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The Lord is Our Salvation (LOH Monday Week 4)

The following reflections are provided for individual or communal reflection in preparation for praying the Liturgy of the Hours.

Morning Prayer -> Evening Prayer -> How to Pray


Morning Prayer

Psalm 90 -> Isaiah 42:10-16 -> Psalm 135:1-12

1. Take a few moments to reflect on the themes of the prayers this morning:

This morning we are invited to reflect on the God who saves us, the God who continually throughout history has remained faithful inspite of human weakness and rebellion. God has been our “refuge” from one generation to the next and we ask him this morning to to fill us with his love and help us return once again to Him (Psalm 90). As we do we are invited to praise God for His goodness, remembering all the many ways God has delivered us (Psalm 135:1-12) and leading others back to God (Isaiah 42:10-16).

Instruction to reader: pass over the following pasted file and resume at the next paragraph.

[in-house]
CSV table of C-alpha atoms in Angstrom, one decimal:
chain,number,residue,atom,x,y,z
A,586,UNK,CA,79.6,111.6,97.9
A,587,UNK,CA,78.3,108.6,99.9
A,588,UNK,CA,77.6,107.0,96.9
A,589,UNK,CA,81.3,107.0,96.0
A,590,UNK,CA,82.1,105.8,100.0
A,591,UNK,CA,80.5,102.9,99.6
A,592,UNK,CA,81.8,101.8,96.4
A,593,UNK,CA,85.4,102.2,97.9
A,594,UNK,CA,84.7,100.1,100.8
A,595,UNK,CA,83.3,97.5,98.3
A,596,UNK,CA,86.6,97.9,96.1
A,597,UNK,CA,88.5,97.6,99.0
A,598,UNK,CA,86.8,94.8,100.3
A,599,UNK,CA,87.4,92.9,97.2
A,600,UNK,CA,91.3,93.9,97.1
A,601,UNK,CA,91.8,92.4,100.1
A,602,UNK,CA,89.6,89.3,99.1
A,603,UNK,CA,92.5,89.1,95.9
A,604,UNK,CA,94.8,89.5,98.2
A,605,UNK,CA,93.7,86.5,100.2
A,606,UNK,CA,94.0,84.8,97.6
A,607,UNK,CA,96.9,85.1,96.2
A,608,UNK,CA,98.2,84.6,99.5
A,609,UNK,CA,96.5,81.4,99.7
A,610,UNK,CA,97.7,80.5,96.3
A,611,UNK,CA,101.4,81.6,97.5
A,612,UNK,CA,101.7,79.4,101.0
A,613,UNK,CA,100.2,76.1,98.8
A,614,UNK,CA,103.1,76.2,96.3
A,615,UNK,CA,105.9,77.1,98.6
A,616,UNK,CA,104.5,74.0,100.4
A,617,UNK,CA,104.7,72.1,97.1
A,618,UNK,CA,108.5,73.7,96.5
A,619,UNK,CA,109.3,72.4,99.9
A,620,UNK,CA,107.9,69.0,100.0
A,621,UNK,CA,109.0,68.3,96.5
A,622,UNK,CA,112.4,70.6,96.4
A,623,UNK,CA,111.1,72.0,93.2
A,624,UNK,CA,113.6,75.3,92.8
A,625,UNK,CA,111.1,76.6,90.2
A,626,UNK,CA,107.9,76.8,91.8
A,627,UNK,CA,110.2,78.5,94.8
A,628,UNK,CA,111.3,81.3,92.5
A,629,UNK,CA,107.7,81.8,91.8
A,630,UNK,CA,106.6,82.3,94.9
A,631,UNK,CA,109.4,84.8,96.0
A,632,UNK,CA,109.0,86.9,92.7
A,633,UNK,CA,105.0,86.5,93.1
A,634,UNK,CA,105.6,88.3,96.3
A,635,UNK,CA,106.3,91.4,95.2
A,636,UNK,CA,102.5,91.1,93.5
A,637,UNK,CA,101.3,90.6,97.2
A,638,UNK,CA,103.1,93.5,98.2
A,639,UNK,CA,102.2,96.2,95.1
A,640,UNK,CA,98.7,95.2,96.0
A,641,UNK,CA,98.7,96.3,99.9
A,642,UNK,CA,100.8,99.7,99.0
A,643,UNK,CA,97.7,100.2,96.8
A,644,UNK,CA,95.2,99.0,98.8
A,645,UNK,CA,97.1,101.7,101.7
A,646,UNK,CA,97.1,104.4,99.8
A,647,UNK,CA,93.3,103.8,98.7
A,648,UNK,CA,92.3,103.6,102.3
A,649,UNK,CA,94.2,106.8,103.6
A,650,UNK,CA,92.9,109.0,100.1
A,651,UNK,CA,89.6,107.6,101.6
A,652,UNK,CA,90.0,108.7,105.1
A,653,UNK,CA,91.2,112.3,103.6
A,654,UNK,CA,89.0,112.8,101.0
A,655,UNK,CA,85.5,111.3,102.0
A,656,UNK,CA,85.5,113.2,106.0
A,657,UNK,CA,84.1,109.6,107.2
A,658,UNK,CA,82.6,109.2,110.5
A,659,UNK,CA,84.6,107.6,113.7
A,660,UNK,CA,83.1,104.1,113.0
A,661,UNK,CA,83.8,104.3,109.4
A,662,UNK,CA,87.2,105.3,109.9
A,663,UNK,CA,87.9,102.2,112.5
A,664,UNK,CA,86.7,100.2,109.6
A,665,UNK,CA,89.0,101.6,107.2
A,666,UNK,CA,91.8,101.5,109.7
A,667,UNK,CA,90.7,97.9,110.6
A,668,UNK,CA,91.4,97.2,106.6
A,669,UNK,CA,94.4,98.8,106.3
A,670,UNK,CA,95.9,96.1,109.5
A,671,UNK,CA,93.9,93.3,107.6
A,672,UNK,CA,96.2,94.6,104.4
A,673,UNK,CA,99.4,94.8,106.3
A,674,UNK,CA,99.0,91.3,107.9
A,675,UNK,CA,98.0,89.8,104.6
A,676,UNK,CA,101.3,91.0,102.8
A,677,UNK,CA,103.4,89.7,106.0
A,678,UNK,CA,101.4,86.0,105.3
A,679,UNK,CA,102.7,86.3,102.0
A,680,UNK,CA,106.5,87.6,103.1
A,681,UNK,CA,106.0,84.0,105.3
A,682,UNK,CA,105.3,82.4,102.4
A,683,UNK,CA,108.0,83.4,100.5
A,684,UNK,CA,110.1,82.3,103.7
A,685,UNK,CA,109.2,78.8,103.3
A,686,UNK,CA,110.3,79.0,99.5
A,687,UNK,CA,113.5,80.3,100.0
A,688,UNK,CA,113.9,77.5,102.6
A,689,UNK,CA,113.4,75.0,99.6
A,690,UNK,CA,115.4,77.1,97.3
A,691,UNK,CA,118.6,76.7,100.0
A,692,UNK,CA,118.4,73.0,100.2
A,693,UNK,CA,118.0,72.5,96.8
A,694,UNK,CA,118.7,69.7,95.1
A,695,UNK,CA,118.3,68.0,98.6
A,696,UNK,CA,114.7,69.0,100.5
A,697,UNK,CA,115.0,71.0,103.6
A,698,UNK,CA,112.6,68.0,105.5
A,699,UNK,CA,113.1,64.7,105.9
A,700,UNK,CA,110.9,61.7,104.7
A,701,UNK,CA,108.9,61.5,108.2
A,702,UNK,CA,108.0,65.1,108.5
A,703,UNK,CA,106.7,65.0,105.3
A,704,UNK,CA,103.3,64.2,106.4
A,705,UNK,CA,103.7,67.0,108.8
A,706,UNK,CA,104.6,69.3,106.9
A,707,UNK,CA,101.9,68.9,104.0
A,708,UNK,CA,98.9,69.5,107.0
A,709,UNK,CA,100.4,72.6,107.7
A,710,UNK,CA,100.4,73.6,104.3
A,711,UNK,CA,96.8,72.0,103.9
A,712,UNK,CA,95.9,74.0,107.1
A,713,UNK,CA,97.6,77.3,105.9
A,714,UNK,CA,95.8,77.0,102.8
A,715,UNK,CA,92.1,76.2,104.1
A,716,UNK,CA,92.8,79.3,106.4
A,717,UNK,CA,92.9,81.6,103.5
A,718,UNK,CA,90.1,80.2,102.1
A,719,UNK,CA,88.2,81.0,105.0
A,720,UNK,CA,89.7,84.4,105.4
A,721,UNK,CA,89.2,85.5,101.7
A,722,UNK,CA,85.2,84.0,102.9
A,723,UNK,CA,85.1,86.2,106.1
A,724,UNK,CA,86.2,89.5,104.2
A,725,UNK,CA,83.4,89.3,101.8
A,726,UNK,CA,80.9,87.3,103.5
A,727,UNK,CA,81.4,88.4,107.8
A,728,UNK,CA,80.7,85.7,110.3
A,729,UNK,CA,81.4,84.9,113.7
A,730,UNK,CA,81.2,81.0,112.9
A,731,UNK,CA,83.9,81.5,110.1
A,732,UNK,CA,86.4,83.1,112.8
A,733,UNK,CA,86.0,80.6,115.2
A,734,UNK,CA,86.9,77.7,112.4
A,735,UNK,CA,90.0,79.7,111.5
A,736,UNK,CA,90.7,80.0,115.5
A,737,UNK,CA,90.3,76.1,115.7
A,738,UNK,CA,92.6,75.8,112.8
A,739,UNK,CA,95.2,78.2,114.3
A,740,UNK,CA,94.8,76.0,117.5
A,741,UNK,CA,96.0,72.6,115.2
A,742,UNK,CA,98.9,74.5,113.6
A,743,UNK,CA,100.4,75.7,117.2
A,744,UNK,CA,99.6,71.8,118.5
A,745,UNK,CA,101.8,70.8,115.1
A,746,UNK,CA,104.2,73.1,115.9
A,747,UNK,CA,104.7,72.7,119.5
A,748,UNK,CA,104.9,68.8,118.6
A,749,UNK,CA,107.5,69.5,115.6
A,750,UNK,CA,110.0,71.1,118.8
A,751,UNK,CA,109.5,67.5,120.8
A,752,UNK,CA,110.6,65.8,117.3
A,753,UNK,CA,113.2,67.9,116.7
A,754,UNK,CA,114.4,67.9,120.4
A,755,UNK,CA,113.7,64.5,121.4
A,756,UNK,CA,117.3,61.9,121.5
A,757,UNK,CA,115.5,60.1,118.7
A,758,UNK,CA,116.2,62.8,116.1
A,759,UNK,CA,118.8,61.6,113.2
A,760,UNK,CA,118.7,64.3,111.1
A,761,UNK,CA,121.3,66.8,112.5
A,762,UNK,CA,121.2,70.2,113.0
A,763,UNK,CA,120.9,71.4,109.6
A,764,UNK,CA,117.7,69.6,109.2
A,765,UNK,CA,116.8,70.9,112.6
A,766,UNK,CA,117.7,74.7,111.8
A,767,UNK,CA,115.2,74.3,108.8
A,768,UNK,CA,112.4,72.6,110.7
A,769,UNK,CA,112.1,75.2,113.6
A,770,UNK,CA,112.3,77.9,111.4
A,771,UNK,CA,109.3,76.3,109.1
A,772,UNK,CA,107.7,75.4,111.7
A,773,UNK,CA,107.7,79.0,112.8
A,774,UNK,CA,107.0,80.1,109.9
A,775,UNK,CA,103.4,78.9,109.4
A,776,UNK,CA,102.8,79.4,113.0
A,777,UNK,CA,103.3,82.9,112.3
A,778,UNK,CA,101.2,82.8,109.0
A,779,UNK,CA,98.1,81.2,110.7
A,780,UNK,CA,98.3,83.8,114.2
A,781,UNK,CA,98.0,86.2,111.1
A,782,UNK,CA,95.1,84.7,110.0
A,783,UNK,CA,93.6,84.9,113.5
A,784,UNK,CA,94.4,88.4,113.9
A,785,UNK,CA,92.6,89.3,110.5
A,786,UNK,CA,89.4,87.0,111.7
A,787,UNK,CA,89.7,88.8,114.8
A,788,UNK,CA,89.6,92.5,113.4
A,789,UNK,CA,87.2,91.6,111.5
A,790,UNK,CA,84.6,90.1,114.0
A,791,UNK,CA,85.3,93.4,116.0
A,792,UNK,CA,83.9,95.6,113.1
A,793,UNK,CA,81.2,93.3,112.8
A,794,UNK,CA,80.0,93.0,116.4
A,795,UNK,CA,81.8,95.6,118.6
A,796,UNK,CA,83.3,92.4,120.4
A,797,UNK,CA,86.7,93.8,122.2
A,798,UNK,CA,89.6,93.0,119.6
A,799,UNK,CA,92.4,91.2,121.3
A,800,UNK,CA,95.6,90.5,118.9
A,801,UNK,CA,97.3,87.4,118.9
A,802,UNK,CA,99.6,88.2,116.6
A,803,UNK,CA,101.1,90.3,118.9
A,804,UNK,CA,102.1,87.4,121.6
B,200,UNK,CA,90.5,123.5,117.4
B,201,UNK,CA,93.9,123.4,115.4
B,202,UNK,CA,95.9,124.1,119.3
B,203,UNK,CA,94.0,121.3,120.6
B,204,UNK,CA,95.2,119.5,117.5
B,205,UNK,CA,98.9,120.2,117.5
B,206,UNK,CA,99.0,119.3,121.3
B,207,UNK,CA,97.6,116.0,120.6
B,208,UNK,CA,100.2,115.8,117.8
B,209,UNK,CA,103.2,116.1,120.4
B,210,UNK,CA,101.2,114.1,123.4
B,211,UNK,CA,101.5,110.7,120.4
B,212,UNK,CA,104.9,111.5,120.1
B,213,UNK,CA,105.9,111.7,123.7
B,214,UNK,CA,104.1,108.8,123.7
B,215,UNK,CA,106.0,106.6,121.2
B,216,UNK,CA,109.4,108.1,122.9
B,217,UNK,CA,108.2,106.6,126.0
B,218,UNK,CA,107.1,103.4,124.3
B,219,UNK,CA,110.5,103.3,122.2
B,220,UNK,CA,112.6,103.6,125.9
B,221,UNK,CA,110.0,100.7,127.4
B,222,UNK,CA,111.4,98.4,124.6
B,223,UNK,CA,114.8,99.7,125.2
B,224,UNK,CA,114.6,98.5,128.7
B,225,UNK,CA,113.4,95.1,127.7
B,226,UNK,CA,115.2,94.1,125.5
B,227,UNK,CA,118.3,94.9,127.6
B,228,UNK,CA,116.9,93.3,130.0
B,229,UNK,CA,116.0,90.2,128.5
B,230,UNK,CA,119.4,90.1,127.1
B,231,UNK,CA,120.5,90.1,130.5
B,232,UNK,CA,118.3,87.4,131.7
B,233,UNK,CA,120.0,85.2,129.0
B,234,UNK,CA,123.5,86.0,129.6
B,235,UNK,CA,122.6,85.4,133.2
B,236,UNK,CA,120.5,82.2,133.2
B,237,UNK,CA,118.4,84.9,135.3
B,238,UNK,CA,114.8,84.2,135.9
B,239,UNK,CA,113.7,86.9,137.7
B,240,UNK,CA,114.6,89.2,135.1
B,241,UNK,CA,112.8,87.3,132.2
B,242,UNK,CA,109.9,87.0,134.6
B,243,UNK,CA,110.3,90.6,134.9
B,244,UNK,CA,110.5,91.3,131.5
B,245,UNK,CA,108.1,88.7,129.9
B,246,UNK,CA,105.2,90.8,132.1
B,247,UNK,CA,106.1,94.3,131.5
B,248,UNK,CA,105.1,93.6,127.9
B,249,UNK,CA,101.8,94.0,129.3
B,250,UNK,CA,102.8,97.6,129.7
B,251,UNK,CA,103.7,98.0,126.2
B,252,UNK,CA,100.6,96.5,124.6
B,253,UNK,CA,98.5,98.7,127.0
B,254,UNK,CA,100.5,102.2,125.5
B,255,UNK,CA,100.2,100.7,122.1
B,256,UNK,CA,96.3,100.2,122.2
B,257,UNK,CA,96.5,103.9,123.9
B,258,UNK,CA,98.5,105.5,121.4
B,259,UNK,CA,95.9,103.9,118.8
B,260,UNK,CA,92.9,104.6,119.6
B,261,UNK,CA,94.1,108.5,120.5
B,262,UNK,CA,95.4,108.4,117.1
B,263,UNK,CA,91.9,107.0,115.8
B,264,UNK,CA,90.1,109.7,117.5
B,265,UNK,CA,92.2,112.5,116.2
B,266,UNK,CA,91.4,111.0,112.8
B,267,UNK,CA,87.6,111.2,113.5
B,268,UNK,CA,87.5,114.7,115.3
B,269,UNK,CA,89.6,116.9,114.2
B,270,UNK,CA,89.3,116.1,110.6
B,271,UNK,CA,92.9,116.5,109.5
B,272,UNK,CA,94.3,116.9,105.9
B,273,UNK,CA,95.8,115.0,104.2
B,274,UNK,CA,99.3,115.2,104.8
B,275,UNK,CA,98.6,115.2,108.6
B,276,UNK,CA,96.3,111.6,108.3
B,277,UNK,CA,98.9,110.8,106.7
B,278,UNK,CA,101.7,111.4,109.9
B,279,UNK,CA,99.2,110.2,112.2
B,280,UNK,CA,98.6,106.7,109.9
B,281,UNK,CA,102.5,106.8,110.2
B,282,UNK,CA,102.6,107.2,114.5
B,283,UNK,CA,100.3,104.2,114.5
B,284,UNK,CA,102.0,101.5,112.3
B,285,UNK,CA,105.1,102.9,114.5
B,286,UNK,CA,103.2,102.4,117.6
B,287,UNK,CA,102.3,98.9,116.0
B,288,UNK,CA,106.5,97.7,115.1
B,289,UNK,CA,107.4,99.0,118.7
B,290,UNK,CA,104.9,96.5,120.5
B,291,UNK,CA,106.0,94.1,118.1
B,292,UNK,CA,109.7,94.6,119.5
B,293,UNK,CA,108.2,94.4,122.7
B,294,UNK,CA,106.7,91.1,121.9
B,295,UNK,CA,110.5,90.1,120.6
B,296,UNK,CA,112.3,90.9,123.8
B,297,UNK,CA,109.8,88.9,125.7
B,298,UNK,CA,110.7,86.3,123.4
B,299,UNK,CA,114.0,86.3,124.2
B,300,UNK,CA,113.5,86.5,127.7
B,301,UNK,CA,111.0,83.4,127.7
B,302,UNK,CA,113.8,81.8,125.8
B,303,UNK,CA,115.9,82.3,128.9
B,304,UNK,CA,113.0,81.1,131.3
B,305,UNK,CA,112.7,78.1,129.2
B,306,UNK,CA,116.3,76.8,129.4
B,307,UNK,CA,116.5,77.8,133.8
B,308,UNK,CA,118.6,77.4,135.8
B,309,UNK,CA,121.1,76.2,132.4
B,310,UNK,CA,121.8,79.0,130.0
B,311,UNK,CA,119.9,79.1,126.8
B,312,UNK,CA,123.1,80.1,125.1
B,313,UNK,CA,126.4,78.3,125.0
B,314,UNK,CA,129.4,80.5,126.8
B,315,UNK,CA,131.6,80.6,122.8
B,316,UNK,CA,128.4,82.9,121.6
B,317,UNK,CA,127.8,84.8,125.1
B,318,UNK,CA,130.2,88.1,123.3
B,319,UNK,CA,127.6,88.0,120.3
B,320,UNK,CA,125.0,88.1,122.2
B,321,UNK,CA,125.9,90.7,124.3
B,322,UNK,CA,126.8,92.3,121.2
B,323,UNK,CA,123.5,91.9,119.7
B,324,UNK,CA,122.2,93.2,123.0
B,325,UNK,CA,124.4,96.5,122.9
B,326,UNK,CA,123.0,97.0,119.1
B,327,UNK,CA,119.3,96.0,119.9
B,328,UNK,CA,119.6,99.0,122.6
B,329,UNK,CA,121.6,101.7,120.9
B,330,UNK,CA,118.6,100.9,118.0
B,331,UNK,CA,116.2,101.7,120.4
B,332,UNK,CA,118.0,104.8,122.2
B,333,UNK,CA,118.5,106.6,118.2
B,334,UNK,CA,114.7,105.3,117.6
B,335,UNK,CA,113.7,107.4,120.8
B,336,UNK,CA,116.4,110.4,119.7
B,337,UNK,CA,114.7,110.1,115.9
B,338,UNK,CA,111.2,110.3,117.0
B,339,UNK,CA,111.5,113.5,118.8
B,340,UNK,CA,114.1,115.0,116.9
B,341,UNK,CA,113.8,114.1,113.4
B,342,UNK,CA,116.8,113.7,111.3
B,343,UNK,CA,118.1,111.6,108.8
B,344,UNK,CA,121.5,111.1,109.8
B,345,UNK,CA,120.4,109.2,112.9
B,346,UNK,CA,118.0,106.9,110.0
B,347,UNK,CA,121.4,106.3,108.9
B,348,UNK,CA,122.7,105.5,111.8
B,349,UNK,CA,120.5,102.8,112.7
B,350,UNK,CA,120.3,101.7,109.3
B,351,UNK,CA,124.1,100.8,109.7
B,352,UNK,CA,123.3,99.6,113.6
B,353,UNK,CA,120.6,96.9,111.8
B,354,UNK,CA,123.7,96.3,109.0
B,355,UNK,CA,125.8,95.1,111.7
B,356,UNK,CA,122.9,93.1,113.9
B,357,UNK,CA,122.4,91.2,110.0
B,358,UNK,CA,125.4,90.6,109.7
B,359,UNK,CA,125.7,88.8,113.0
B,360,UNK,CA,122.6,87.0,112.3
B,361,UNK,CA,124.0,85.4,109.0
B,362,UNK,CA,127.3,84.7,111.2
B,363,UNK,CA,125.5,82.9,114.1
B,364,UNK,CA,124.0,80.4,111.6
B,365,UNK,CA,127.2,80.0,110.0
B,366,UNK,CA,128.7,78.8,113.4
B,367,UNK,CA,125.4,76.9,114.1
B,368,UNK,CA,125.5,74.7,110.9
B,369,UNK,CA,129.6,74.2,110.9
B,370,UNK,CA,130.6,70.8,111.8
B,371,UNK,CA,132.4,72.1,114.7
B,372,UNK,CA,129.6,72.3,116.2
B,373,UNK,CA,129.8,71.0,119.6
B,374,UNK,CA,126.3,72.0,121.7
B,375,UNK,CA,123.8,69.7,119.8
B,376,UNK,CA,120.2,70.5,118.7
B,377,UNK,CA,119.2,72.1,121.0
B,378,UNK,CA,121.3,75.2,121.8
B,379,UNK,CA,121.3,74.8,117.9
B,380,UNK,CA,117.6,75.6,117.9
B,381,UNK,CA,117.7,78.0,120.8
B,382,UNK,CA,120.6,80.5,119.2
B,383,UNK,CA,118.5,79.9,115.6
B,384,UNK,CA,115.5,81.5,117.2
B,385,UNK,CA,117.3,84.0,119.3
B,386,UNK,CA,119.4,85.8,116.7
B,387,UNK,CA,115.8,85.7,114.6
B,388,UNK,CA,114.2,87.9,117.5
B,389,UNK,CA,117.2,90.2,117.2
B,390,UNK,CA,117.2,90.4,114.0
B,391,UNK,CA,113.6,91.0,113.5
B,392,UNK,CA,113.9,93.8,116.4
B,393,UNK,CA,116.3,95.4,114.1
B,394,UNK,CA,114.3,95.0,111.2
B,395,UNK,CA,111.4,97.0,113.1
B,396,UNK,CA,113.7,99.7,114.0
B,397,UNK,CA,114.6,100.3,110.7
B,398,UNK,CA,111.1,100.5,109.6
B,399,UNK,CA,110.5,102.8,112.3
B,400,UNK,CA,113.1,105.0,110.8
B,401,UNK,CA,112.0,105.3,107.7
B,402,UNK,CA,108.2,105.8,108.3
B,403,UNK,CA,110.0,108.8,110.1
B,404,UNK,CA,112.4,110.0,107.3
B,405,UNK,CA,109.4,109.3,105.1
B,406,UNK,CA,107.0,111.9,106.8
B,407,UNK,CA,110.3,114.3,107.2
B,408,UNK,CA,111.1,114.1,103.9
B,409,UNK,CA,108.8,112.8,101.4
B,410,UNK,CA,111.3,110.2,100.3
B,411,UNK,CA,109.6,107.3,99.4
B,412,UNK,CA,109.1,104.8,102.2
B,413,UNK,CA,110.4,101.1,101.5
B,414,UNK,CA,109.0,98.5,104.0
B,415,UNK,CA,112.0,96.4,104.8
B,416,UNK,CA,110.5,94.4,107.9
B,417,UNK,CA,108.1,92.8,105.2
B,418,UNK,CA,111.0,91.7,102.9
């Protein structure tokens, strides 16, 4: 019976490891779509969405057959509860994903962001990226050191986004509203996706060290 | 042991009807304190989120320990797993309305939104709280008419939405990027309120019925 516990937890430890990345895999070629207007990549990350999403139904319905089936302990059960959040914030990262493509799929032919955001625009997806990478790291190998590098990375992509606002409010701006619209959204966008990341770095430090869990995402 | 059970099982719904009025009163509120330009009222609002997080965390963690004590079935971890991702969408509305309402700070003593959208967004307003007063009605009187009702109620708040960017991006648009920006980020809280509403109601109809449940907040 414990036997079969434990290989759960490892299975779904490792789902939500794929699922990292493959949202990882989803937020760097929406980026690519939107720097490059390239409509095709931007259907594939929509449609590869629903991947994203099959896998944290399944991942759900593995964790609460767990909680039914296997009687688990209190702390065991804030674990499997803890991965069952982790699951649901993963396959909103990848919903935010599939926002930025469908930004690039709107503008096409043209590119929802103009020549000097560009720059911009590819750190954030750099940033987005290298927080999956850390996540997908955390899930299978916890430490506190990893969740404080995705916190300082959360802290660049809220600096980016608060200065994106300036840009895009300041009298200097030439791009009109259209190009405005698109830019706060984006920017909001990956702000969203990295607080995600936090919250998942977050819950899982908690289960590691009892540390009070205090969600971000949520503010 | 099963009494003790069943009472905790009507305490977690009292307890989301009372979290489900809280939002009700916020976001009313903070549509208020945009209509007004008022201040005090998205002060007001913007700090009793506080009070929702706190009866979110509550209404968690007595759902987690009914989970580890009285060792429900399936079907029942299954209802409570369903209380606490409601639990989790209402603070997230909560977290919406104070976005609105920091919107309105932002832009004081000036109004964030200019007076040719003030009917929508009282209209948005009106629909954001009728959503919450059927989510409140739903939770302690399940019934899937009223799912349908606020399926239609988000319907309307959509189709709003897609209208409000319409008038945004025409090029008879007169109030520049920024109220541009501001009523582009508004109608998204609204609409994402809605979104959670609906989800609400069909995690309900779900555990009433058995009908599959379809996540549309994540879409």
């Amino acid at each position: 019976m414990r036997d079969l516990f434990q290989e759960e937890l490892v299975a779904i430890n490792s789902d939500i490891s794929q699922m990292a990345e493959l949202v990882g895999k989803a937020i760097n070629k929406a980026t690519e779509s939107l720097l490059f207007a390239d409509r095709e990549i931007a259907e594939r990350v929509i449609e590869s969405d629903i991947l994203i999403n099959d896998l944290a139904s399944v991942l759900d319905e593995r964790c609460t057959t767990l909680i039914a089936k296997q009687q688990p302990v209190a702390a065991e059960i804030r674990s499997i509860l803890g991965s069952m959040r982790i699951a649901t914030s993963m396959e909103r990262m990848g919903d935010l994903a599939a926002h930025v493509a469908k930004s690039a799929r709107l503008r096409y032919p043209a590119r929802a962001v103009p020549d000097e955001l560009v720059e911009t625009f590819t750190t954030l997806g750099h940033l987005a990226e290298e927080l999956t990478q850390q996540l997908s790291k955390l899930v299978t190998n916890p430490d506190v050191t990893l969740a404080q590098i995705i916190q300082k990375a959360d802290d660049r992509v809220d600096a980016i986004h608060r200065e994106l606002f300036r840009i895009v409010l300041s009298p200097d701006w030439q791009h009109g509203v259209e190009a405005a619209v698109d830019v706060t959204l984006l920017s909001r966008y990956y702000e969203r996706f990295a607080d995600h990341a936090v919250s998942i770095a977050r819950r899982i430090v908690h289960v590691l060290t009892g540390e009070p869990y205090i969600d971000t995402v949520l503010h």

2. Consider one or more of these questions for reflection:

  • How have you turned away from God?
  • How has God remained faithful to you?
  • How will you share the good news of the saving power of God today?

Evening Prayer

Psalm 136 -> Ephesians 1:3-10 -> 1 Thessalonians 3:12-13

1. Take a few moments to reflect on the themes of the prayers this evening:

Psalm 136 is known as the Great Hallel, sung at the end of the Passover meal.  It recalls how the Lord delivered His people from slavery in Egypt. The Psalm concludes the Passover meal and it was also the human that Jesus and His disciples would have likely sung at the Last Supper.[1]  Ephesians 1:3-10 invites us to praise God for his mercy, generosity, and plan of salvation. 

2. Consider one or more of these questions for reflection:

  • How might you identify with the Israelite journey to freedom from Egypt when reflecting on your own journey from slavery to sin, grief, fear, addiction, or other struggle? (Psalm 136).
  • What does it mean for you to be an adopted child of God through Jesus Christ? (Ephesians 1:3-10).

[1] John Brook, “The School of Prayer:  An Introduction to The Divine Office for All Christians (Collegeville, MN:  Liturgical Press, 1991), 390.

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